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Beyond the impact of divorce on children, let’s not forget factors such as family environment and social class

For most Singaporeans, divorce is still a dirty word, even when it is now increasingly seen as fairly common and acceptable. Yet, while marriage is expected to be a “till death do us part” sanctioned union, the mean number of divorces annually over the last half decade stood at 7,170, rising from the 7,018 recorded in the preceding five-year period. Should we be alarmed by this? Does divorce have a negative impact on children?

Beyond the impact of divorce on children, let’s not forget factors such as family environment and social class

The mean number of divorces annually over the last half decade stood at 7,170, rising from the 7,018 recorded in the preceding five-year period.

For most Singaporeans, divorce is still a dirty word, even when it is now increasingly seen as fairly common and acceptable.  

It reflects a failed marriage, as compared to the hoped-for, lifetime marital bliss which couples look forward to when they decide to take the plunge.  

Yet, while marriage is expected to be  a “till death do us part” sanctioned union, the mean number of divorces annually over the last half decade stood at 7,170, rising from the 7,018 recorded in the preceding five-year period.   

Should we be alarmed by this? Does divorce have a negative impact on children? 

Would a small, but significant proportion of the next generation be bearing the “sins” of their divorced parents and thereby be found doing less well than their counterparts with parents who remained married?   

A recently released, landmark Ministry of Social and Family Development (MSF) study on the Intergenerational Effects of Divorce on Children in Singapore found that children of divorced parents are more likely to suffer long-term socioeconomic disadvantages or a persistent “divorce penalty”.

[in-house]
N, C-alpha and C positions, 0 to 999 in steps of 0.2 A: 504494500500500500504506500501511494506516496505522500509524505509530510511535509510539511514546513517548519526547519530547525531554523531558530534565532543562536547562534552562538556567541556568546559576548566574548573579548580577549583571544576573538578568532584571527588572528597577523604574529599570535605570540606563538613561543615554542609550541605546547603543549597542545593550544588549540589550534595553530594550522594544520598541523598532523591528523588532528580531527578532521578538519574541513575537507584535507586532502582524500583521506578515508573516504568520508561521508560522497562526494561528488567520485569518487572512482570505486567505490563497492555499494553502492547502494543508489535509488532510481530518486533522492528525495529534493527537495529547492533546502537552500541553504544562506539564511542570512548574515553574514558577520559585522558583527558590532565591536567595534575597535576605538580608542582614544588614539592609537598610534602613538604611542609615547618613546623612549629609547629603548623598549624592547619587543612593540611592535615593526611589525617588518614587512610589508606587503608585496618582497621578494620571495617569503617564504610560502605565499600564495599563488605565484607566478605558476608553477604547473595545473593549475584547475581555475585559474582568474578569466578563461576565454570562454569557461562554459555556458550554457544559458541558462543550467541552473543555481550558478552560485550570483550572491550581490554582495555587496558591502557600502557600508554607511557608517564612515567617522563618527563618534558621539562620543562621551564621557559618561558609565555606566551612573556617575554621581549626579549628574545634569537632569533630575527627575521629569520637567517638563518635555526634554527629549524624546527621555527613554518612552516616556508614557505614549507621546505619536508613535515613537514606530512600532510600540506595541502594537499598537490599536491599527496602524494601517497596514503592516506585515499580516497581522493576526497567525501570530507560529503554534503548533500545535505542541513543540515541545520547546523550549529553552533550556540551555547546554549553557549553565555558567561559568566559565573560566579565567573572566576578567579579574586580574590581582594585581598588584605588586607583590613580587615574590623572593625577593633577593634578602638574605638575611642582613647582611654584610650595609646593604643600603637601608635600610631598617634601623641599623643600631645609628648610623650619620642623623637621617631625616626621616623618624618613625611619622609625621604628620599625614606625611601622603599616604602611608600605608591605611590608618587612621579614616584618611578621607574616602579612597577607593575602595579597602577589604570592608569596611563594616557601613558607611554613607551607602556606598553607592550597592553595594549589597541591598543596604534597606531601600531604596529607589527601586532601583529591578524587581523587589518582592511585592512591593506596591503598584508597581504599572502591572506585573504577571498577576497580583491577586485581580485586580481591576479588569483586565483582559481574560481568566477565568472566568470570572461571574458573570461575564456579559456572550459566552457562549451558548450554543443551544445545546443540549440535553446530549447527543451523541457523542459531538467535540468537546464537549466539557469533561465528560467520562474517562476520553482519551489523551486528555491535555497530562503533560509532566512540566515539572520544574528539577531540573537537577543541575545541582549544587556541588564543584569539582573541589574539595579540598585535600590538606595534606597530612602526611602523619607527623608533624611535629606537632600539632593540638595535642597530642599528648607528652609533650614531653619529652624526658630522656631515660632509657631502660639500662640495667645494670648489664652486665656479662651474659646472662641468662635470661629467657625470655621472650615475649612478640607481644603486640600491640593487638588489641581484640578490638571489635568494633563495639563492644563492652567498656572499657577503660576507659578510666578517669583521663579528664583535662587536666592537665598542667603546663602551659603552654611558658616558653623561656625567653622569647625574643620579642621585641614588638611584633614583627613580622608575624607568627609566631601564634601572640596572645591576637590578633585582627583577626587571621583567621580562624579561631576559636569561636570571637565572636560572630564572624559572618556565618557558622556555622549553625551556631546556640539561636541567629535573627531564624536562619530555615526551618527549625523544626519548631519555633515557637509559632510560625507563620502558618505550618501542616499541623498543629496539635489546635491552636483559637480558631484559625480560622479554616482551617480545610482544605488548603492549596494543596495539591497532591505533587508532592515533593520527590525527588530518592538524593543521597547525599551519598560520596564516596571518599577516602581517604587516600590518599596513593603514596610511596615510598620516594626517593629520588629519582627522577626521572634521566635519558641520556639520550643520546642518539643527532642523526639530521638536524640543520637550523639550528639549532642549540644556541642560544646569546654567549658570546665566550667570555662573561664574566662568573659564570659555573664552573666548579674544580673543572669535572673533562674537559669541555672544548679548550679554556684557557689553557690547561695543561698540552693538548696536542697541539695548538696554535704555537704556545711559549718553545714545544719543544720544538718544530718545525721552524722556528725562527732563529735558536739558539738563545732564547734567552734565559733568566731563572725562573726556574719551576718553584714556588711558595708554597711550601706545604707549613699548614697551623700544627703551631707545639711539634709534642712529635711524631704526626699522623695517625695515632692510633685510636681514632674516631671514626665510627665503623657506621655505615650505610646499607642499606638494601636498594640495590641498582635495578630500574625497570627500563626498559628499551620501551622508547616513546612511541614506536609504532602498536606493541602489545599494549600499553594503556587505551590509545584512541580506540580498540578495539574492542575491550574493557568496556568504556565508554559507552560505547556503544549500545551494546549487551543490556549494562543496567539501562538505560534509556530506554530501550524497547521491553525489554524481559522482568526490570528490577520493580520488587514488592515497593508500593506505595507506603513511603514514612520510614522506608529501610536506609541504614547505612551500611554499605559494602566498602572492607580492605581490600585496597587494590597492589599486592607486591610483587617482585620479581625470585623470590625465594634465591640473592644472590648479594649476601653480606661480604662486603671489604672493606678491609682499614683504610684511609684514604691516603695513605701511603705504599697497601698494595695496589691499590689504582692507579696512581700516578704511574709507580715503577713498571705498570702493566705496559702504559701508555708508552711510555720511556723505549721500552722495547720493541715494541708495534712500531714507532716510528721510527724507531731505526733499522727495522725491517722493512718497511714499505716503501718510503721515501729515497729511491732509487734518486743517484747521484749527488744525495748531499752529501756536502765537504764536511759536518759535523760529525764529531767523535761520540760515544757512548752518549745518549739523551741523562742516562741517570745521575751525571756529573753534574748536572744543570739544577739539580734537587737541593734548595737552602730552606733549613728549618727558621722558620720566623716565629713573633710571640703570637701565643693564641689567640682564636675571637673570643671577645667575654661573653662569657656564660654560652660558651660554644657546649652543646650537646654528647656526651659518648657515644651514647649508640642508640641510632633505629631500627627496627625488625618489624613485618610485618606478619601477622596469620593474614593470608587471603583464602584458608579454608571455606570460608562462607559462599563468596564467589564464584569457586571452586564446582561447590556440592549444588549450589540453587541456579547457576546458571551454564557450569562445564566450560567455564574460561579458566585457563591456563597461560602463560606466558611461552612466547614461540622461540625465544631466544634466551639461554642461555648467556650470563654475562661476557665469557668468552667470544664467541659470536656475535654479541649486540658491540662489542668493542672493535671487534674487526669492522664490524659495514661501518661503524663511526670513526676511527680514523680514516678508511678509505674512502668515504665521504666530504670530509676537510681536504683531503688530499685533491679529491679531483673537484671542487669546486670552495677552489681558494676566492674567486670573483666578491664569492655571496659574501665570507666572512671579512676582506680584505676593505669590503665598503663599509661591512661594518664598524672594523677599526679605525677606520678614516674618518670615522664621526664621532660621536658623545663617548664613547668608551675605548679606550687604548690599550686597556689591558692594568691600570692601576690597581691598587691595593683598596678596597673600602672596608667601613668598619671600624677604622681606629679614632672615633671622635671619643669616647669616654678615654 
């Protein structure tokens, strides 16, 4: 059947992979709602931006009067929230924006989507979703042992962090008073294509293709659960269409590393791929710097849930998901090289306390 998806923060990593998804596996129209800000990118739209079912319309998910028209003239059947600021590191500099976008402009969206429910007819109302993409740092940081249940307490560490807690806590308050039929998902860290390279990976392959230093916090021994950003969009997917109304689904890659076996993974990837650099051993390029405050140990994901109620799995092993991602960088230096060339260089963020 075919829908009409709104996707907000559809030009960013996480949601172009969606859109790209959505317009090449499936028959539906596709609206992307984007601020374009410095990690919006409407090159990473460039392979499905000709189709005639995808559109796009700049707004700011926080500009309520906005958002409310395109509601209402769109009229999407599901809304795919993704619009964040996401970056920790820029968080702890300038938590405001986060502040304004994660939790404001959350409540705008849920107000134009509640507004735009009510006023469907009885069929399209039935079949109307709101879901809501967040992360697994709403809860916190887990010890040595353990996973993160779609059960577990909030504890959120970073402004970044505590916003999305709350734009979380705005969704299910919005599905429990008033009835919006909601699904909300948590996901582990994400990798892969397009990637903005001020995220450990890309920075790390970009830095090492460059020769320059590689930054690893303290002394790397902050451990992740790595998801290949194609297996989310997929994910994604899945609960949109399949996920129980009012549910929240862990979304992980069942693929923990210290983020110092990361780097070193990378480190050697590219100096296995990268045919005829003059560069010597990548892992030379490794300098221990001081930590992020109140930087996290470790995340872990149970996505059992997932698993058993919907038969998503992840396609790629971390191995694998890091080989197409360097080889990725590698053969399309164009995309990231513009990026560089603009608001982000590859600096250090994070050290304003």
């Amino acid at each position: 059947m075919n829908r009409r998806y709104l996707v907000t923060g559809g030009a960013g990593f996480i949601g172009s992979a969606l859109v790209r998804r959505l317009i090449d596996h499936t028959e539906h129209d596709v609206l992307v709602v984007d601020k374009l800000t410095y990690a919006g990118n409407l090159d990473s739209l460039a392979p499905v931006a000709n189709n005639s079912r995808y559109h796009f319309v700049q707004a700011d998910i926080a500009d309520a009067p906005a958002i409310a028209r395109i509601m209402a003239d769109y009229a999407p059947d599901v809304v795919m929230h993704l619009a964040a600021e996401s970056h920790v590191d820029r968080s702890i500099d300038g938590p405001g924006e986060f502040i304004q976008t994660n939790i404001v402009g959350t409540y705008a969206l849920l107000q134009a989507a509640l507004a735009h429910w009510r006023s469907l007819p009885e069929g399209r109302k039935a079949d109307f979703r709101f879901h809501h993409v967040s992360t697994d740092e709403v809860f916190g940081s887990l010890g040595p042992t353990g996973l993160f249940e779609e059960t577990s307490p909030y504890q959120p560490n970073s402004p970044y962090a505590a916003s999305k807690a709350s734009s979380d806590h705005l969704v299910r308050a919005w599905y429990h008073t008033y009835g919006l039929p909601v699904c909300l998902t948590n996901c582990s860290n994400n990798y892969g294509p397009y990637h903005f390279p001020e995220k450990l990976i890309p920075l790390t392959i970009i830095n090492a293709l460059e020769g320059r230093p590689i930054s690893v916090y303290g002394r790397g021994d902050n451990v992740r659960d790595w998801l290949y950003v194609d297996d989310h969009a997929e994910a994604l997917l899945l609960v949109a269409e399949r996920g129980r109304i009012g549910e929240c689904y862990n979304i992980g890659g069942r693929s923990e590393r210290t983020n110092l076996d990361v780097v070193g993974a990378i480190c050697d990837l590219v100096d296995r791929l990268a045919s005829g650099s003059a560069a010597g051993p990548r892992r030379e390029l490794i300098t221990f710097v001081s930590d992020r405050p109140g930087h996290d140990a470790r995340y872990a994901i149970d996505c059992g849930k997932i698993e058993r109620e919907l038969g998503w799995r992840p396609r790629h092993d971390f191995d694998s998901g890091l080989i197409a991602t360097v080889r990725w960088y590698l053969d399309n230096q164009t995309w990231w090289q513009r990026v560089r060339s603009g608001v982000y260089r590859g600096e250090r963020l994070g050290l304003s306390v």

Among other things, these children were more likely to earn less in their careers, less likely to marry and they were more likely to get divorced if they were married.  

These findings resonate with similar studies conducted in other social contexts.

Moreover, most  people would consider the above findings to be intuitively logical and plausible, given their stereotypical image of a family with divorced parents as being a dysfunctional one, characterised by tension and conflict between the feuding parents, their neglect of the children, and the likelihood of the mother becoming a single parent with inadequate social and financial support.

However, while the stereotypical image does make logical and empirical sense, the negative socioeconomic consequences for the offspring of divorced parents cannot be attributed to parental divorce alone.  

Among the possible factors that could account for the negative consequences on children are poor family relations; lack of economic, social and cultural capital; or the absence of parental or adult family members’ support for the children's wellbeing, as well as positive role-models who could help the children inculcate values which encourage deferred gratification, discipline, perseverance and aspirations.  

While these “family environment” deficits are related to the quality of the parents’ marital relationship, they also have much to do with the family’s social class as well.  

The implication here is that “family environment”, incorporating the class dimension, should be included in any analysis on the socioeconomic outcomes of children in adulthood.

In its methodological brief, the MSF research report has actually pre-empted the above criticism.  It points out that the study either did not or, more likely, was unable to account for the impact of  unobserved variables, like “family environment".